Monthly Archives: June 2013

I should know better, do you?

Saw this and could easily pick out a bunch, but not all of them.

Designed by Kapil Bhagat. http://bit.ly/12pRXtN

Designed by Kapil Bhagat.
http://bit.ly/12pRXtN

Now go and look them all up, like I did.  And if you can tell me for certain who is represented by the “Gode…” (3rd from bottom in left column), I would be grateful.  I think it’s this guy, but not 100% sure.

 

ETA:  I’m certain that Gode… is referring to Kurt Godel, see third from last joke here.

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Wordless Wednesday: DOMA

loveon

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June 26, 2013 · 1:21 pm

Stuff we eat is banned in other countries! Freak out!!!

Have you seen this article floating around the internets?

80% of Pre-Packaged Foods in America Are Banned in Other Countries from Babble.com/Shine Food

Oh my God?!  How could this be?

The article is a laundry list of food additives/components that are linked to another laundry list of vague detrimental health effects.  For example: “linked to allergies, ADHD, and cancer in animals” or “known cancer-causing agent.”

The only “citation” (consider those sarcastic air quotes) is a book this “article” seems to be a marketing tool to promote.  (And if you check out the book on Amazon, it’s full of helpful pseudoscientific hints like “Capsaicin, found in cayenne, has thermogenic properties that increase you blood flow and metabolism.”  BS.)  That was a major red flag on the “How to recognize pseudoscience check list“- so my skepticism kicked it up a notch.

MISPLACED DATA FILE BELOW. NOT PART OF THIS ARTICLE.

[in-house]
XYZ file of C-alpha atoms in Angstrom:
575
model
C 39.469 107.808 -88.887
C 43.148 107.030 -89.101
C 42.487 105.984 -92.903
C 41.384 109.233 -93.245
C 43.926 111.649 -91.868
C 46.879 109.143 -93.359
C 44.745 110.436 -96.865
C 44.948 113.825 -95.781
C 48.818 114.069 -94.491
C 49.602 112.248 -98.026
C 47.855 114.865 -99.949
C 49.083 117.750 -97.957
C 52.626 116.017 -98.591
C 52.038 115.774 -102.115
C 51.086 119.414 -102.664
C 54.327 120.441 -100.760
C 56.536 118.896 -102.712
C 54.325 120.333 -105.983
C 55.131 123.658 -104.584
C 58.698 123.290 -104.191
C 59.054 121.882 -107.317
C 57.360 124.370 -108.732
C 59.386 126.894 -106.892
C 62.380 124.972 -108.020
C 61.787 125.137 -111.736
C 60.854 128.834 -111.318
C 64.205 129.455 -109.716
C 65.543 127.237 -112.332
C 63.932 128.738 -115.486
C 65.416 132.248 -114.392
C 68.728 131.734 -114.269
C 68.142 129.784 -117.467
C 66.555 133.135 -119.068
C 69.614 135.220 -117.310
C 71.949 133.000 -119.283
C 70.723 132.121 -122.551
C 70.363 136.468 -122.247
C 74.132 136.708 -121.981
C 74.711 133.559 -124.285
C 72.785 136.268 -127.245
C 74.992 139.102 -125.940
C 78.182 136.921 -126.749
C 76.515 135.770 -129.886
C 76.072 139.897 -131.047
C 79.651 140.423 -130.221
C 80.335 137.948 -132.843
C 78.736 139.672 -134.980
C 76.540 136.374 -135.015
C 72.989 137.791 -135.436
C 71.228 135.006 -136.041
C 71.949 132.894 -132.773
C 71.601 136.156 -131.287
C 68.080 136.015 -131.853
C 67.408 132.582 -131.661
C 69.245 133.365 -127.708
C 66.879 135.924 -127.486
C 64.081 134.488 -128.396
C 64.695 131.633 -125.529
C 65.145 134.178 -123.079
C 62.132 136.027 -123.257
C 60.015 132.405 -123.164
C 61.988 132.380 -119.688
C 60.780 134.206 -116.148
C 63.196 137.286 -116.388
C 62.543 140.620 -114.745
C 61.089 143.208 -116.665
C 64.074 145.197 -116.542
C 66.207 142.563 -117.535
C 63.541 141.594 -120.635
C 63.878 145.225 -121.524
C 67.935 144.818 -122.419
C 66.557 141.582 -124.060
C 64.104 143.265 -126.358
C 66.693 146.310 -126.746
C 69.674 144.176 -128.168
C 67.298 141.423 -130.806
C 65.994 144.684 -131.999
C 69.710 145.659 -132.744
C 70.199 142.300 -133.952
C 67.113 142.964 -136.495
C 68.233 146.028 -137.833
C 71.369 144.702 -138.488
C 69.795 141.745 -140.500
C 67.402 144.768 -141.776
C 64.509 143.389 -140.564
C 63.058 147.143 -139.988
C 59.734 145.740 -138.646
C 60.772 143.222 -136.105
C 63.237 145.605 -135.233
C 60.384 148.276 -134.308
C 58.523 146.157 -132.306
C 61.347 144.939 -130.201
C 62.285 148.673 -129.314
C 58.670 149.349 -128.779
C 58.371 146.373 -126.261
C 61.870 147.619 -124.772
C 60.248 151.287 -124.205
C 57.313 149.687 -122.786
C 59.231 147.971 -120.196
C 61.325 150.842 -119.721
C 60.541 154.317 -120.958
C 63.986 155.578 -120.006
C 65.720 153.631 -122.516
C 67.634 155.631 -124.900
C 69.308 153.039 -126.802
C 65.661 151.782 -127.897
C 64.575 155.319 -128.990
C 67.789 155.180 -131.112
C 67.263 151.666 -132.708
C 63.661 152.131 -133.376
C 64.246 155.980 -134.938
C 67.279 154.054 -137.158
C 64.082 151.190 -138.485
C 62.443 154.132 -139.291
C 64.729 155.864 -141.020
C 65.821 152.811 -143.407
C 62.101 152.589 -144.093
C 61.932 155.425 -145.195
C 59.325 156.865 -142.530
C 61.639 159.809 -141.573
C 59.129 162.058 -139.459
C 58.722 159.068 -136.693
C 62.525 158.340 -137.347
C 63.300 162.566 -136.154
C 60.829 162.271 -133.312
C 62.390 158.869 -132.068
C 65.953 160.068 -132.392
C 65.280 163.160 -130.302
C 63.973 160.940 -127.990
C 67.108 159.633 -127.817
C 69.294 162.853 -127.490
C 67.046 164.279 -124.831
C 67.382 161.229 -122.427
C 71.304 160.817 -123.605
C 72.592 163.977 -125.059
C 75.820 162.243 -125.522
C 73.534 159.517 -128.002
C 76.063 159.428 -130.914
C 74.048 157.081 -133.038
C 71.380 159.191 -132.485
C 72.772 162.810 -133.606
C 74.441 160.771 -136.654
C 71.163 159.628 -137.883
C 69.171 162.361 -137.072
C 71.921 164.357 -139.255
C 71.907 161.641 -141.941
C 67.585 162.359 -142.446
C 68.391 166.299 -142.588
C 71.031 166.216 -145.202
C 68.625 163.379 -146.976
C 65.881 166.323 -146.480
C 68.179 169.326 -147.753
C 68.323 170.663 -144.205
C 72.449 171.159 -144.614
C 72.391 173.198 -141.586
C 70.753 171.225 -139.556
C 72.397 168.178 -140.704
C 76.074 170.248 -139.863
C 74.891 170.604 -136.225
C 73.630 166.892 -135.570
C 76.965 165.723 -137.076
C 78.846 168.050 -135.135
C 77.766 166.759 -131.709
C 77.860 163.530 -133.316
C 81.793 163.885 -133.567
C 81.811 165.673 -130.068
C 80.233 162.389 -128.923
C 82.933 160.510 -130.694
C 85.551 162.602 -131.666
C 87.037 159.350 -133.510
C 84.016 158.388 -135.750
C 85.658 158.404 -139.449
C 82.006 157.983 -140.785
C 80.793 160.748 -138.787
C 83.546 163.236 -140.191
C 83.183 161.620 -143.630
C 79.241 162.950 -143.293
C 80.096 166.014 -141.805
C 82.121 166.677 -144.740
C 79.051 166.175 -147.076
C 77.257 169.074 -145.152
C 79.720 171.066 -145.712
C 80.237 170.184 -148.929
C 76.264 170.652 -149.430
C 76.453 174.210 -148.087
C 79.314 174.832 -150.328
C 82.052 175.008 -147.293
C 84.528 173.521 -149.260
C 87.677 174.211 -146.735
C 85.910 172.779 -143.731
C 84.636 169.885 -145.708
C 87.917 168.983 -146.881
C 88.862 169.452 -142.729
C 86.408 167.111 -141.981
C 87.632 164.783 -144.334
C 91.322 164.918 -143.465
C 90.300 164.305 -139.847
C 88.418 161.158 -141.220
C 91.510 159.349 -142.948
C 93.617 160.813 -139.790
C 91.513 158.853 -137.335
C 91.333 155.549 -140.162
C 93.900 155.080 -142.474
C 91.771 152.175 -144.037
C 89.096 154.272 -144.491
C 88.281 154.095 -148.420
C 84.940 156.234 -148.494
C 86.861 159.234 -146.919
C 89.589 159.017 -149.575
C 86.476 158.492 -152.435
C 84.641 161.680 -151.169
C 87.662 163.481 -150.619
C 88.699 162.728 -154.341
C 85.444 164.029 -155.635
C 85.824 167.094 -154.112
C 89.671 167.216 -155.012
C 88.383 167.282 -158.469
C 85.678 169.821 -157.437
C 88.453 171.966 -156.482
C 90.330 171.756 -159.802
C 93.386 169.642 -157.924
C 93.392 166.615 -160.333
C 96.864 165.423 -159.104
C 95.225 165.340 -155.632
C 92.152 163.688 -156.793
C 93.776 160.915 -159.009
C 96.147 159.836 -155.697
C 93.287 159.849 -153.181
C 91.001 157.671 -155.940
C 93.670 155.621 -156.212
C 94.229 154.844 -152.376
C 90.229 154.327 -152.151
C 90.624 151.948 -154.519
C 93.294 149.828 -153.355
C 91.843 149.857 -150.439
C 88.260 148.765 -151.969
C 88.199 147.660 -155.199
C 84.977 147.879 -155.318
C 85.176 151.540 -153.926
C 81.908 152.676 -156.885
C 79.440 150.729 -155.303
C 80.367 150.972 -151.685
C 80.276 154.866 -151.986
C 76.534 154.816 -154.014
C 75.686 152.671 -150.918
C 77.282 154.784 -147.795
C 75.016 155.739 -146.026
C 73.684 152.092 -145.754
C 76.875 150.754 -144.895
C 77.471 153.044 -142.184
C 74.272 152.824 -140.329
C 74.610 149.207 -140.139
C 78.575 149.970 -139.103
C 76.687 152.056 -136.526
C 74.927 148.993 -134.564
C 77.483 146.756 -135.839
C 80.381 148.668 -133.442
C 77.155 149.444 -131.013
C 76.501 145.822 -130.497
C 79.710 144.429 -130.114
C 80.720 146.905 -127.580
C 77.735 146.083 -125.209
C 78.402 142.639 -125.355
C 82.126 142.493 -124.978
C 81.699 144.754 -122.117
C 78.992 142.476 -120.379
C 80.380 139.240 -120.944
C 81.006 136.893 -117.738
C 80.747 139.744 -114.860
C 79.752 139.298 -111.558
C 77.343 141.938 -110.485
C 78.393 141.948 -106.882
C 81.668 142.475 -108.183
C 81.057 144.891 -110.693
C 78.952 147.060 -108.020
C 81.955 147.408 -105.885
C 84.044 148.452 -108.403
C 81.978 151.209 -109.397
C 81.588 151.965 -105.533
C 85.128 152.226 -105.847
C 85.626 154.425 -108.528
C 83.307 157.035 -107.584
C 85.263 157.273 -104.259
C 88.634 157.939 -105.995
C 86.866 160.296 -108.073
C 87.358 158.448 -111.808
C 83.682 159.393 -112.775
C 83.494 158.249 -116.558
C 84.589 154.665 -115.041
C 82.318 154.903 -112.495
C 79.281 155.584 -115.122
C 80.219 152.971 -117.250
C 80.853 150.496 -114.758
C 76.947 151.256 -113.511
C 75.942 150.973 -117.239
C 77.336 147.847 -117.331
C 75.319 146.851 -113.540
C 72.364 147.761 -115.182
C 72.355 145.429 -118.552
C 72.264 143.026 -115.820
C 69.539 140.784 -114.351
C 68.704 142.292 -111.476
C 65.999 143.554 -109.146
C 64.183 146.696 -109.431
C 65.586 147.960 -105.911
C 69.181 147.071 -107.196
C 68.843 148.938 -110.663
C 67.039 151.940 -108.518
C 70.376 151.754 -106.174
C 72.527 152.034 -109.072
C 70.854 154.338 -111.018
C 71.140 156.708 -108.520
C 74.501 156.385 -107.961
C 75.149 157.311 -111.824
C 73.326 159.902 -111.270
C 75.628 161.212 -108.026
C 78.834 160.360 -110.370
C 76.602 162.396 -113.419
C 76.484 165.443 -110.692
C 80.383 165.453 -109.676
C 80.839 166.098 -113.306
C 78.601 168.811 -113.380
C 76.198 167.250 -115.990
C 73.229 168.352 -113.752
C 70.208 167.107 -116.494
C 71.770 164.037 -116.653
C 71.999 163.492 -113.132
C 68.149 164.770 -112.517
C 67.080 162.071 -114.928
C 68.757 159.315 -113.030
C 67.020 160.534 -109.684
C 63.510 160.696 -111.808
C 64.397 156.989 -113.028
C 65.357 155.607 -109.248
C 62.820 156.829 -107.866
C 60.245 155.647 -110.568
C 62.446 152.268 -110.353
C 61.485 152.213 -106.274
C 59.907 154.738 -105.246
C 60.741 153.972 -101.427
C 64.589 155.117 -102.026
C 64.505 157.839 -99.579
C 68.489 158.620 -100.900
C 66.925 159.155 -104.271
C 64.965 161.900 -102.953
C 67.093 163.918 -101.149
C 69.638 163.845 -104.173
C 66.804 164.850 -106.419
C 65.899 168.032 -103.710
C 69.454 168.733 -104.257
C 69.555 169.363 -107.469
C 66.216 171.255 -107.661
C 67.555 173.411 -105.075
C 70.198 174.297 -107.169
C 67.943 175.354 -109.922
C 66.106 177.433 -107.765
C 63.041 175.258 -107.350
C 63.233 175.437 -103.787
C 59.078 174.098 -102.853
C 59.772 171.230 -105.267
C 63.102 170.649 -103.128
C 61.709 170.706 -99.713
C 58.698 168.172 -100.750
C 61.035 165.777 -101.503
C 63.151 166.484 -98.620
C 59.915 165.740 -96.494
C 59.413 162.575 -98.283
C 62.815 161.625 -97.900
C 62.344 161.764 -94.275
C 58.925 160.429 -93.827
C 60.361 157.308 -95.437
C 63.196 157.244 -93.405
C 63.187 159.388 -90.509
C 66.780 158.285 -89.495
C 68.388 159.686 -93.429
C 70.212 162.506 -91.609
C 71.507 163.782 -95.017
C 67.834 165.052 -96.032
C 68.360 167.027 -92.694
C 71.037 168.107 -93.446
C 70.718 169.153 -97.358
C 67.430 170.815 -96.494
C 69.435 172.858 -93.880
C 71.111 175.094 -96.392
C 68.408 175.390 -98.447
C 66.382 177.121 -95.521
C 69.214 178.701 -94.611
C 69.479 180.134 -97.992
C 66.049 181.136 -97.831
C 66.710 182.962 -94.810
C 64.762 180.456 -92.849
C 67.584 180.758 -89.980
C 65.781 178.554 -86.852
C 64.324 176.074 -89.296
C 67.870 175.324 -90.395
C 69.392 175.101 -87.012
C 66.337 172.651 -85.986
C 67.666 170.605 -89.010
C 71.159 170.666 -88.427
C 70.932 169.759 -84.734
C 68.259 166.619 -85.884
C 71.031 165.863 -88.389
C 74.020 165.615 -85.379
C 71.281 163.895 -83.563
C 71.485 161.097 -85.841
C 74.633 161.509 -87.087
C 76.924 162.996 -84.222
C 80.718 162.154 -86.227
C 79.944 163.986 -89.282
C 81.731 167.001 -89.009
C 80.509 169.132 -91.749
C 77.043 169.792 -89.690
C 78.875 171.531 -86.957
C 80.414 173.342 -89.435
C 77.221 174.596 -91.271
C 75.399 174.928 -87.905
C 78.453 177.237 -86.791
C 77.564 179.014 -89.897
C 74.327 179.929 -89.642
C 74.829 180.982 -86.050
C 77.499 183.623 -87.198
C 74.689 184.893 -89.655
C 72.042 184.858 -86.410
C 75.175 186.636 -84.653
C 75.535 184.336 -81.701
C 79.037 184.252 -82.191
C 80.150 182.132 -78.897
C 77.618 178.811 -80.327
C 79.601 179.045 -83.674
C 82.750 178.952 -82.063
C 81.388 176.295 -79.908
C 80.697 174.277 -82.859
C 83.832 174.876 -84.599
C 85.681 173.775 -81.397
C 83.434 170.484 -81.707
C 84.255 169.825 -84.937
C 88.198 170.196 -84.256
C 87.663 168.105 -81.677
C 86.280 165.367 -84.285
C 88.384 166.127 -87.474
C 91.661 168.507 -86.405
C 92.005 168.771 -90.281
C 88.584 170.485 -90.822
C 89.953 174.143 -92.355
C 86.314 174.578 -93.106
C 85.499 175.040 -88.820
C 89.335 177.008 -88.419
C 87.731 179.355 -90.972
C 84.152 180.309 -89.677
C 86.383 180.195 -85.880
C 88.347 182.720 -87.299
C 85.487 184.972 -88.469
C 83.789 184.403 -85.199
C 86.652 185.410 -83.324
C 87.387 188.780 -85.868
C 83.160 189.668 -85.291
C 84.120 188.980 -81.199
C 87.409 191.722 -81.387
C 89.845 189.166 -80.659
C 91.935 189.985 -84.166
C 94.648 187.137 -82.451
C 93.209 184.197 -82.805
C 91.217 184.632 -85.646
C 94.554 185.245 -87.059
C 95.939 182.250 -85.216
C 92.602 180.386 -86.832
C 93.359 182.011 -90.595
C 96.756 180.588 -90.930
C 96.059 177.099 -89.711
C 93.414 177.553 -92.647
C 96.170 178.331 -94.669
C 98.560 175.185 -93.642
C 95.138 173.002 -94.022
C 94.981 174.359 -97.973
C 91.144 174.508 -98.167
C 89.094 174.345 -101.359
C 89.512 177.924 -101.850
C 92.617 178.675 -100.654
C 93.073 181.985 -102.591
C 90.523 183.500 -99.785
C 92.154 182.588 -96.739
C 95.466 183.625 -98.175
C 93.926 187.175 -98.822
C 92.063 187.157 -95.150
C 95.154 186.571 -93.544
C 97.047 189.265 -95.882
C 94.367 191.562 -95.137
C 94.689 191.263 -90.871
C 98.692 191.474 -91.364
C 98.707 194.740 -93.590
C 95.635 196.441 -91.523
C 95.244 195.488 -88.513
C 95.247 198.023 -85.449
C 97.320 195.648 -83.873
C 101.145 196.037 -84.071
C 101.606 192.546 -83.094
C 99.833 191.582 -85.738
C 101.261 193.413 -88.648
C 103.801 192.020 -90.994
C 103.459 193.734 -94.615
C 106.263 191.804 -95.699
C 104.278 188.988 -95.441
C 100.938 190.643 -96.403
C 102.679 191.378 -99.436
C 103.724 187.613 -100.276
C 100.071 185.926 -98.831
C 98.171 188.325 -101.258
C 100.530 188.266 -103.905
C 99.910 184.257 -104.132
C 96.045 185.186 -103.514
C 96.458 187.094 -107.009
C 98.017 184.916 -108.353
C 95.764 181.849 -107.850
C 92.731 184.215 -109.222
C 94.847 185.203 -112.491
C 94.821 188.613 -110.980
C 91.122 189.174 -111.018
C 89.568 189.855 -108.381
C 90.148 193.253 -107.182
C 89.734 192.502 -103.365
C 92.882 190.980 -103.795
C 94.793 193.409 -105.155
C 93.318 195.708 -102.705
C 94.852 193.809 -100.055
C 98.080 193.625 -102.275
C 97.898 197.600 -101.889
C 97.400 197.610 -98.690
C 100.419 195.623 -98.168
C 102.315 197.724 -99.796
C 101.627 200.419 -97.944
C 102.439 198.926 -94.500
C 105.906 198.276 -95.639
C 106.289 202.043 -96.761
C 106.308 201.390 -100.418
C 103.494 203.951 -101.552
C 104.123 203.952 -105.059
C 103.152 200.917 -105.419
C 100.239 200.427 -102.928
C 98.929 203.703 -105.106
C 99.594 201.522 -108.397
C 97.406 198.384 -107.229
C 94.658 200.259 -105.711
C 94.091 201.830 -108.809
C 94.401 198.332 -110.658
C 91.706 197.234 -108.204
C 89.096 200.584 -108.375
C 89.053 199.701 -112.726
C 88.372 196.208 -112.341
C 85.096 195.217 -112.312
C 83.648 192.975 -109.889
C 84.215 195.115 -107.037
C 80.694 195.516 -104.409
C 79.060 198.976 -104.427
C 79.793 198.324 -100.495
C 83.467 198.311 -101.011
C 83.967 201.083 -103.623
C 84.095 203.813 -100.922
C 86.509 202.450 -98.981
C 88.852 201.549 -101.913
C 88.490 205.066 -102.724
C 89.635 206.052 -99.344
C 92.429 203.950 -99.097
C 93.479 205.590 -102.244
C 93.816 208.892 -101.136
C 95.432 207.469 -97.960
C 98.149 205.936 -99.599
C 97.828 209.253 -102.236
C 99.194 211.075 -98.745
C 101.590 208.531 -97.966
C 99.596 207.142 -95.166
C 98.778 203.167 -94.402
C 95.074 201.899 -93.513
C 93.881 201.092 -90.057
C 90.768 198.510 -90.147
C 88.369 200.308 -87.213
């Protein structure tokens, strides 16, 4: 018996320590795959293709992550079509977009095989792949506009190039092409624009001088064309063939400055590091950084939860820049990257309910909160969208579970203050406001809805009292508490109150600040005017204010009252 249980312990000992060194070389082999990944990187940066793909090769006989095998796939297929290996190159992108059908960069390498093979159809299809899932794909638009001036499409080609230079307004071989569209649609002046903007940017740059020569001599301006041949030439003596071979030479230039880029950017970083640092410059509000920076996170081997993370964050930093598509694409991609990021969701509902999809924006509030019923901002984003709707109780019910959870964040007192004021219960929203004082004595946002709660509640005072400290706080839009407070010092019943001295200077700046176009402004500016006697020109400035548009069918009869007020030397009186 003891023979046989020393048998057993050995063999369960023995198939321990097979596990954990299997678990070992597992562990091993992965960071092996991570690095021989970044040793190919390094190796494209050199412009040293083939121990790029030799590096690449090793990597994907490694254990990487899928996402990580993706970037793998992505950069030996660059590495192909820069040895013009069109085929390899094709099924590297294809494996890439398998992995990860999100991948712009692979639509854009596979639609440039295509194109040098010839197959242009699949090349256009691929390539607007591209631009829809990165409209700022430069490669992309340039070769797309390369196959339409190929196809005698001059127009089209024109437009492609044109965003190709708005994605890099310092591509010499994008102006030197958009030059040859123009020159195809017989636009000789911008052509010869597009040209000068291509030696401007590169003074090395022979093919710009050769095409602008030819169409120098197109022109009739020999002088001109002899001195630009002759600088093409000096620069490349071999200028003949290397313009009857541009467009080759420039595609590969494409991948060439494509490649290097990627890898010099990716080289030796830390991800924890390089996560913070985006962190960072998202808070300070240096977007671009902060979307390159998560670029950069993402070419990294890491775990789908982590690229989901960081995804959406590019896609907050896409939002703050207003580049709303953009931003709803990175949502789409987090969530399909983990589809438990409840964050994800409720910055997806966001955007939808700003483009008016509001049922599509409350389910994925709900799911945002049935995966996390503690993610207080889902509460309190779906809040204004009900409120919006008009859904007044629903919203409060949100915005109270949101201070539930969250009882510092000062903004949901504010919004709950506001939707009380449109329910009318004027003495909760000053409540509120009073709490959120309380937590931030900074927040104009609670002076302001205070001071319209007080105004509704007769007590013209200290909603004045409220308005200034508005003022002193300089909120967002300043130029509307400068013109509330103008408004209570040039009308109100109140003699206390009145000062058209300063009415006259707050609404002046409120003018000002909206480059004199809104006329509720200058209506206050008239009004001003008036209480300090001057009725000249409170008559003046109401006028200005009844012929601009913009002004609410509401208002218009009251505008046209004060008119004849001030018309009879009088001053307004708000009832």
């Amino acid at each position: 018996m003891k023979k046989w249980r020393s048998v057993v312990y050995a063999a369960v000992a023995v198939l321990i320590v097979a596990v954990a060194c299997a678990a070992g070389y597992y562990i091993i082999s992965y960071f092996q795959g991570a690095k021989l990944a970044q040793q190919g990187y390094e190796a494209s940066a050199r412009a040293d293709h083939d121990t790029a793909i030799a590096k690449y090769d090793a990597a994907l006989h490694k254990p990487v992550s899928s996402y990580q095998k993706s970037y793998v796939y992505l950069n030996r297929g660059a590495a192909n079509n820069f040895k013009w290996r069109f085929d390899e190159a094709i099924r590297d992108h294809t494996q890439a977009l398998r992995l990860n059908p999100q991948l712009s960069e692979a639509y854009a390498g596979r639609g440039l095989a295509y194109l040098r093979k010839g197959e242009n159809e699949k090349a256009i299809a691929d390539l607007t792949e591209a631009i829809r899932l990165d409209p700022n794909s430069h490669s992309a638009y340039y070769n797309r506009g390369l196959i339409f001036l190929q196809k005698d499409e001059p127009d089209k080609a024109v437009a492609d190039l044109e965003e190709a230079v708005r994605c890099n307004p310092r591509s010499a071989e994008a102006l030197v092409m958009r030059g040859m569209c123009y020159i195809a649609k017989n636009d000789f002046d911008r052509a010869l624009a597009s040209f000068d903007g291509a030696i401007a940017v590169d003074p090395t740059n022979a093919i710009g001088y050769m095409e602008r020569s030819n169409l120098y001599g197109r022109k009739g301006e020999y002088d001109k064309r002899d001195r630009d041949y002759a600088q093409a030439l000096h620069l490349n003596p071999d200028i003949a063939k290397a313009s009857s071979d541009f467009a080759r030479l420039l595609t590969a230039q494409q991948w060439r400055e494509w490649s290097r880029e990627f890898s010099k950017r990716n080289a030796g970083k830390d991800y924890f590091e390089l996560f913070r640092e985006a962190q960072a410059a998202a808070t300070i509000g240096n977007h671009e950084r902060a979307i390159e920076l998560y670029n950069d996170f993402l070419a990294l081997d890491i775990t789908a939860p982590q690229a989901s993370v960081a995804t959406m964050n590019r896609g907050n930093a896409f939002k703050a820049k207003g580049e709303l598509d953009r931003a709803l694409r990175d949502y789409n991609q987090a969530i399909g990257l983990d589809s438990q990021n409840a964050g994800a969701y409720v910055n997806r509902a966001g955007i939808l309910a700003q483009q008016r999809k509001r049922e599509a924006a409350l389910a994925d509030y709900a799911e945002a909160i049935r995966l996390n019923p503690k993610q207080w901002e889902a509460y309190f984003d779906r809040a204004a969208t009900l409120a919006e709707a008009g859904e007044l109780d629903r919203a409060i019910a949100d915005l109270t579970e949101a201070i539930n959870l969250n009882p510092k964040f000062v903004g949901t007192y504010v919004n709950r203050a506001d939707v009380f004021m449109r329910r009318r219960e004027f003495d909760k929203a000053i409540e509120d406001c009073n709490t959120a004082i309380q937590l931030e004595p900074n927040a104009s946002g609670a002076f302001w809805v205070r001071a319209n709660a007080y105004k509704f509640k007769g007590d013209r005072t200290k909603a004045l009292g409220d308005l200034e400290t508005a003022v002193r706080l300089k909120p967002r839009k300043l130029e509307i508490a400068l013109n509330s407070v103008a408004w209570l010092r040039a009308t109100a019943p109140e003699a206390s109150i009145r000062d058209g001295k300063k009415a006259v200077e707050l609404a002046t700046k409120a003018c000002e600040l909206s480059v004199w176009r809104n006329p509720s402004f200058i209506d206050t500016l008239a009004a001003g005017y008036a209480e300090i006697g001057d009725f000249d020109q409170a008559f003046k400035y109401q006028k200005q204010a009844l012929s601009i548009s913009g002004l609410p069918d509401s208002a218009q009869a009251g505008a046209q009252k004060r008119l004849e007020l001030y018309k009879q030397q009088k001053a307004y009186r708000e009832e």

Now, I have a full time job, so I can’t debunk each compound mentioned, so I’ll just focus on the one closest to my heart, or perhaps I should say, my gastro-intestinal tract:  Brominated Vegetable Oil, supposedly found in my favorite soft drink, Fresca, which is “banned in more than 100 countries ‘because it has been linked to basically every form of thyroid dieases-from cancer to autoimmune diseases-known to man.'” (Source)

I turned my attention to PudMed, for reliable, peer-reviewed, primary literature for some actual evidence.  I found two studies with some hard data, albeit from animal models, and one that estimated how much BVO was actually in soft drinks.

First up- so how much BVO are the rats in these studies eating? (keep in mind, animal studies are a FAR cry from actual health impacts in actual humans!)

This study by Lawrence et al published in Lipids just looked at accumulations of metabolic byproducts of BVOs in the liver, heart and fat tissue of rats.  They fed the rats 0.24g/kg of body weight per day of brominated olive oil or brominated sesame oil and found the corresponding byproducts in those tissues.  Now, for perspective- if a person were to eat 0.24g of BVO per kilogram of body weight, just how much would that be?

If the average US adult male weighs 185lbs, he would have to eat 20.16g of BVOs. The average women, at 155lbs would have to eat 16.8 grams.